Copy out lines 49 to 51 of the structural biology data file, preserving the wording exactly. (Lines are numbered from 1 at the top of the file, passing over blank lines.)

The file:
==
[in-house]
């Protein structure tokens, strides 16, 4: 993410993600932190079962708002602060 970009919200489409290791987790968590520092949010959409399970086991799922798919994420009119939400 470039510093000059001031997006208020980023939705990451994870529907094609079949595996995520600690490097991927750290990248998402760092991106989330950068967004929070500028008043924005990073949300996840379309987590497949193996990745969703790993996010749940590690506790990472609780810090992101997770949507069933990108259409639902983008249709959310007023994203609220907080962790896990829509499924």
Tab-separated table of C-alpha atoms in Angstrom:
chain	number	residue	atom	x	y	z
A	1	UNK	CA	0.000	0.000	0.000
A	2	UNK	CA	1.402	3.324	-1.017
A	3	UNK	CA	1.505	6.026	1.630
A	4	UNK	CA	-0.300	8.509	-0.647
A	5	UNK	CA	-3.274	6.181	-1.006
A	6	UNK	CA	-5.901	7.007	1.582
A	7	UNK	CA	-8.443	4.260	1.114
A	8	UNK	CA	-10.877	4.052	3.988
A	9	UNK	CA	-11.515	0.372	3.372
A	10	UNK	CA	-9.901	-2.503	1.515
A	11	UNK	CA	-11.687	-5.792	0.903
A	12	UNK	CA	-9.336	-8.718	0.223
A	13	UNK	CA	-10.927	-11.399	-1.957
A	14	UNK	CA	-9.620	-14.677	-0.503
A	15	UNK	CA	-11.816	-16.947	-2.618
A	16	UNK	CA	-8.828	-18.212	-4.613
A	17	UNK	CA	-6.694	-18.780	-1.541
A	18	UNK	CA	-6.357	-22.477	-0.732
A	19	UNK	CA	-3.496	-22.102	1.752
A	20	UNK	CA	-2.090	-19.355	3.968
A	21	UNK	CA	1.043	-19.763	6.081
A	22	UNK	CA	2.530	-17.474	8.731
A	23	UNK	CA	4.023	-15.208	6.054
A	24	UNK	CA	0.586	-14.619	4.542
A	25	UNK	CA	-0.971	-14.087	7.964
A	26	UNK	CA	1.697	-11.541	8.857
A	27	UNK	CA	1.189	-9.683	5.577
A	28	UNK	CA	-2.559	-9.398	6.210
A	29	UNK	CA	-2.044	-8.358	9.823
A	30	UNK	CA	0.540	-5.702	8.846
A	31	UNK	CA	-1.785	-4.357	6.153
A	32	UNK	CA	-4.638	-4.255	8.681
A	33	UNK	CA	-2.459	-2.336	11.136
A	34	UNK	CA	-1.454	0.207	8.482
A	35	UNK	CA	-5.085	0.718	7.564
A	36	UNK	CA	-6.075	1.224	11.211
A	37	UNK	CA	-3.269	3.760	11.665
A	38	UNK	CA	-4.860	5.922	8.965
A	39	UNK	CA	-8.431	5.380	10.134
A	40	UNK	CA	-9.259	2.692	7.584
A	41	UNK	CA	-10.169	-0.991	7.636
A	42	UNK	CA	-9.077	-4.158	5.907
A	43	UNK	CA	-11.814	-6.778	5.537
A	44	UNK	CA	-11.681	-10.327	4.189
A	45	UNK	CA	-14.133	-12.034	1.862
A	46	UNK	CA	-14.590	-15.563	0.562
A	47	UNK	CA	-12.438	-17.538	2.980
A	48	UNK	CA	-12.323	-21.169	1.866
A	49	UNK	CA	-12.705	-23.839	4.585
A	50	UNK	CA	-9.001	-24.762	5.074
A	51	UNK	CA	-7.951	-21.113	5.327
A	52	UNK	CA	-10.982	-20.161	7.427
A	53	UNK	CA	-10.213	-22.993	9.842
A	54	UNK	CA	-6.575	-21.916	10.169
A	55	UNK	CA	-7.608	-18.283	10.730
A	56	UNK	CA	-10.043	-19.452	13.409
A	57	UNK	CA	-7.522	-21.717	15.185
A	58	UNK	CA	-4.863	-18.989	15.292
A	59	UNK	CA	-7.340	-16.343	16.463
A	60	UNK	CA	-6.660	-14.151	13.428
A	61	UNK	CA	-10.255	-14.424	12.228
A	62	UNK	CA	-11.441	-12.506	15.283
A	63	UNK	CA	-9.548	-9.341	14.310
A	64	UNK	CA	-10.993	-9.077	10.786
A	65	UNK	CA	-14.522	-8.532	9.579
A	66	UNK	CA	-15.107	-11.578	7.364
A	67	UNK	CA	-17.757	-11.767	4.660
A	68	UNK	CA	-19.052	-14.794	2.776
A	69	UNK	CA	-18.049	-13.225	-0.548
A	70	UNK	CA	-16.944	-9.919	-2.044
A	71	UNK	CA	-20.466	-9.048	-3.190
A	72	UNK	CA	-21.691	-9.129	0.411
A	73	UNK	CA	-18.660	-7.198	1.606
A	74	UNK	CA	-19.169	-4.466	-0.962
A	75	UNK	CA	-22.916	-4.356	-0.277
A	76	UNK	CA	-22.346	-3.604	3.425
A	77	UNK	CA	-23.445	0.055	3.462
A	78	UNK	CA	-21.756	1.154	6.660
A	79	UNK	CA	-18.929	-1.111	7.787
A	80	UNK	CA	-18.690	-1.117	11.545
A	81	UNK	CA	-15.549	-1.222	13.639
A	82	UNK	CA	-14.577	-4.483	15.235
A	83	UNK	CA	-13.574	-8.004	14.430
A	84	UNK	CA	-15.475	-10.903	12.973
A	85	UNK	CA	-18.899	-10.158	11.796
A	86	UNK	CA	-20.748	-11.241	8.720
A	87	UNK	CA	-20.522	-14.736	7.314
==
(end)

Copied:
A	45	UNK	CA	-14.133	-12.034	1.862
A	46	UNK	CA	-14.590	-15.563	0.562
A	47	UNK	CA	-12.438	-17.538	2.980